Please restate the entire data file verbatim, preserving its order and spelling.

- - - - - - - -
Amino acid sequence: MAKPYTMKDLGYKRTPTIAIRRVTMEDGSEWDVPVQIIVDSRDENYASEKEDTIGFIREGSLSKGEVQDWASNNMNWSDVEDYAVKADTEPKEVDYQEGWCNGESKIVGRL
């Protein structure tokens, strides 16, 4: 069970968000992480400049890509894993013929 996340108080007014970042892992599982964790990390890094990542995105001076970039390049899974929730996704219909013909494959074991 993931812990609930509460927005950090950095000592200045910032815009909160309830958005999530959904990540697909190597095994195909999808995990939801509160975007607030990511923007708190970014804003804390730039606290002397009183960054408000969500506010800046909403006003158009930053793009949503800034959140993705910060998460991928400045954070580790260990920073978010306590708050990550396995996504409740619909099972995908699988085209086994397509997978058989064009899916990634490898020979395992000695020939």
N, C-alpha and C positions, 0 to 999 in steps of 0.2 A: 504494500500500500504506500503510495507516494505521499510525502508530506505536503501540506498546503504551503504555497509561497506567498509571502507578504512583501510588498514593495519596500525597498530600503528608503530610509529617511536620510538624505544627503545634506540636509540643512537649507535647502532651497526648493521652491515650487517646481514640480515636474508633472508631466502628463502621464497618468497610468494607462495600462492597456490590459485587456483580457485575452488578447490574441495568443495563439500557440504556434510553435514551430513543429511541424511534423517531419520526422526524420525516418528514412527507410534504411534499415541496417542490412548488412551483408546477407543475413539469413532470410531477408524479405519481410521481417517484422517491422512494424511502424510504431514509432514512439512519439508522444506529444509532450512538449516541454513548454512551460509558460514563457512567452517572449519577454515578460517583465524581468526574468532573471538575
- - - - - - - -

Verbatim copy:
Amino acid sequence: MAKPYTMKDLGYKRTPTIAIRRVTMEDGSEWDVPVQIIVDSRDENYASEKEDTIGFIREGSLSKGEVQDWASNNMNWSDVEDYAVKADTEPKEVDYQEGWCNGESKIVGRL
């Protein structure tokens, strides 16, 4: 069970968000992480400049890509894993013929 996340108080007014970042892992599982964790990390890094990542995105001076970039390049899974929730996704219909013909494959074991 993931812990609930509460927005950090950095000592200045910032815009909160309830958005999530959904990540697909190597095994195909999808995990939801509160975007607030990511923007708190970014804003804390730039606290002397009183960054408000969500506010800046909403006003158009930053793009949503800034959140993705910060998460991928400045954070580790260990920073978010306590708050990550396995996504409740619909099972995908699988085209086994397509997978058989064009899916990634490898020979395992000695020939």
N, C-alpha and C positions, 0 to 999 in steps of 0.2 A: 504494500500500500504506500503510495507516494505521499510525502508530506505536503501540506498546503504551503504555497509561497506567498509571502507578504512583501510588498514593495519596500525597498530600503528608503530610509529617511536620510538624505544627503545634506540636509540643512537649507535647502532651497526648493521652491515650487517646481514640480515636474508633472508631466502628463502621464497618468497610468494607462495600462492597456490590459485587456483580457485575452488578447490574441495568443495563439500557440504556434510553435514551430513543429511541424511534423517531419520526422526524420525516418528514412527507410534504411534499415541496417542490412548488412551483408546477407543475413539469413532470410531477408524479405519481410521481417517484422517491422512494424511502424510504431514509432514512439512519439508522444506529444509532450512538449516541454513548454512551460509558460514563457512567452517572449519577454515578460517583465524581468526574468532573471538575